• Extended enrollment periods for VA healthcare. For post-9/11 combat veterans, the bill extends the period of time they have to enroll in VA health care from 5 years to 10 years post-discharge. For those combat veterans who do not fall within that window, the bill also creates a 1 year open enrollment period.
      • Implemented a new evaluation process for determining veterans’ exposure and hard-to-prove diseases. The PACT Act makes permanent the VA’s new process for evaluating and determining presumption of exposure and service connection for various chronic conditions when evidence of a military environmental exposure and related health risks are hard to prove on an individual basis. This new process has already expanded the care for veterans.
      • Funded health research for toxic exposure. The VA will conduct new studies of veterans who served in Southwest Asia during the Gulf War and analyses of post-9/11 veterans’ health trends.
      • Invested in upgrading veteran hospitals. The bill also invests in VA health care facilities by authorizing 31 major medical health clinics and research facilities in 19 states.
        • Note: The House Democrats passed the PACT Act (88 House Republicans voted against it). Then, in a last minute play at political gamesmanship, 41 Senate Republicans voted against it despite having overwhelmingly voted for it (84-14) just a few weeks before. After a 3rd vote, enough Senate Republicans supported it to overcome the filibuster – 11 voted against it including: Romney (UT), Tillis (NC), Lankford (OK), Lee (UT), Crapo (ID), Lumis (WY), Paul (KY), Risch (ID), Shelby (AL), Toomey (PA), Tuberville (AL).
  • Forgave $1B in medical debt and eliminated all out of pocket costs through the American Rescue Plan. ARP eliminated all out-of-pocket medical costs for veterans and provided much needed financial relief to veterans experiencing economic hardship during the COVID-19 pandemic. (Every Republicans voted against ARP)
  • Provided healthcare, financial, and job training assistance. The American Rescue Plan provided veteran health care services, funding for vet homelessness programs, rapid retraining assistance program, and financial assistance. (Every Republican voted against ARP.)
      • The ARP provided the following benefits to veterans:
        • Funding to get veterans back to work by paying for up to 12 months of rapid retraining assistance and a housing allowance for veterans who are unemployed as a result of the pandemic.
        • Up to 12 months of tuition, fees and monthly housing allowance payments for qualifying veterans between the ages of 22 and 67 participating in the Veteran Rapid Retraining Assistance Program.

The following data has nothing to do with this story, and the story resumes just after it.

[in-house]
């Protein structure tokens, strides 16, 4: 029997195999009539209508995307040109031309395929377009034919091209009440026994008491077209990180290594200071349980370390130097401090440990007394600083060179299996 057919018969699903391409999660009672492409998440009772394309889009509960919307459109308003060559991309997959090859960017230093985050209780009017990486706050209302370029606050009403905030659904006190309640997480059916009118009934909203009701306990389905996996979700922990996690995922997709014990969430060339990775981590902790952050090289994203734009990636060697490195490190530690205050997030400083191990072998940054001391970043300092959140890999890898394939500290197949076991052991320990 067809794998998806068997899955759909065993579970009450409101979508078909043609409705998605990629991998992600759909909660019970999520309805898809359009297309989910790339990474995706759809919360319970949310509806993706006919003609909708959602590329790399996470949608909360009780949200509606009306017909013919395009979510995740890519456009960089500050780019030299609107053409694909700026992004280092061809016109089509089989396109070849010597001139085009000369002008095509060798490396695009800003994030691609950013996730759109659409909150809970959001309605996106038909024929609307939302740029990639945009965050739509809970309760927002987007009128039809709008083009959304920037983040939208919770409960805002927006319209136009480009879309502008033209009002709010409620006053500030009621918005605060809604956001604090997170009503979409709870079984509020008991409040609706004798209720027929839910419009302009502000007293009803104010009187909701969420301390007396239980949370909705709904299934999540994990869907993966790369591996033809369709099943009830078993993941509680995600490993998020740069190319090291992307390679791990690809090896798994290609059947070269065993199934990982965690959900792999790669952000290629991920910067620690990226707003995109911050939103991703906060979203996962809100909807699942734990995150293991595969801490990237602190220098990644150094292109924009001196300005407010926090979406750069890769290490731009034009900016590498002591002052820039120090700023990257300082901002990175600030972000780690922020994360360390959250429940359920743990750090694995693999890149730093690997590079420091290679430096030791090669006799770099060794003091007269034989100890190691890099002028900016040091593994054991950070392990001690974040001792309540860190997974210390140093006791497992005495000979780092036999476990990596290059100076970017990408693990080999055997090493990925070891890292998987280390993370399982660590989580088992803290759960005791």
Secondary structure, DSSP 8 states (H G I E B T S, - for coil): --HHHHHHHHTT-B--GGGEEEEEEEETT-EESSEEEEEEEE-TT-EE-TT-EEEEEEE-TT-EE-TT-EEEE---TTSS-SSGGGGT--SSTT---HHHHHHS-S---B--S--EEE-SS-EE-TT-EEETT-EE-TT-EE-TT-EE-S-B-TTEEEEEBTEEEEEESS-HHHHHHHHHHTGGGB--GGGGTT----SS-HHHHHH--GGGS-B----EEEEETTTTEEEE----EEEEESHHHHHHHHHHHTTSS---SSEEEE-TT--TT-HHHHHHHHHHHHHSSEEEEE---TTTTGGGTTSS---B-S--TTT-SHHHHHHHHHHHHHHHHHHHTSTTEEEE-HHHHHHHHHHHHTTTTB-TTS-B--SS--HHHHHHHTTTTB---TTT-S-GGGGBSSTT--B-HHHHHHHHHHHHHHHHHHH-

• 50% reduction in the backlog of veterans compensation and pension claims.
        • Provided the increased 2021 Child Tax Credit to an estimated 2.6M veteran or active-duty families and their 5M children. The CTC tax cut allowed military families to keep more of their income, feed their children, buy school supplies, and pay for health care.
  • Simplified the process for claiming medical debt forgiveness. VA has streamlined the request process and set a simple income threshold for receiving medical debt relief. The request process will include an online option for veterans and reduce the effort required by veterans to access relief.
  • Provided compensation for exposure to harmful chemicals. The Administration has proposed establishing a presumption for rare respiratory cancers, advocated for legislative efforts to expand access to health care services and benefits for veterans impacted by environmental exposures, and processing claims for new presumptive conditions (asthma, rhinitis, and sinusitis) based on presumed exposure to particulate matter.
  • Expedited the restoration of VA benefits. In partnership with the Social Security Administration and the Bureau of Prisons, the Department of Veterans Affairs’ Veterans Benefits Administration announced a new effort to automate information-sharing among these agencies to accelerate benefit restoration and reduce the administrative burden for veterans.
  • Provided job transitioning for service members. DOD has established Skill Bridge for military members considering transitioning into the civilian workforce and provides career opportunities with employers – https://skillbridge.osd.mil.
  • Raising veterans’ awareness of VA military benefits for harmful exposures. In November 2021, VA launched a proactive campaign to inform and encourage veterans to file claims related to military environmental exposures.
  • Signed 9 bills for vets. The bills include:
      • Expansion of mammogram eligibility for veterans who may not have been exposed to toxic burn pits. 
      • An overhaul of VA breast cancer screening and treatment services entirely.
      • An extension of a two-year program that compensates veterans who developed “cancer and medical conditions from the nation’s World War II-era nuclear programs.”
  • Helping veterans become US citizens. The Dept. of Veterans Affairs has begun contacting 123,983 military veterans who are not U.S. citizens about how to become citizens.
  • Provided 100% student loan forgiveness. Vets with a permanent disability can get 100% federal loan forgiveness.
  • Provided legal and health support to LGBTQ+ families.
      • The USAF has told its service members that military medical facilities are available to provide mental health support to them or their children if they need it in the wake of new laws in states like Florida, where schools are banned from talking about gender identity or sexual orientation, or Texas, where the governor is ordering state officials to investigate parents of transgender children for child abuse. They have also told service members that military legal personnel are available to provide free counsel to families trying to understand their legal protections in states targeting gay and transgender kids.
      • Families can also utilize the Exceptional Family Member Program if they need to be reassigned to a different state with a safer environment for their family or LGBTQ child. This kind of transfer could apply, for example, to an Air Force member who is stationed in Texas and raising a transgender child who needs gender-affirming treatment like hormone therapy.

LAST UPDATED ON SEPTEMBER 20TH, 2022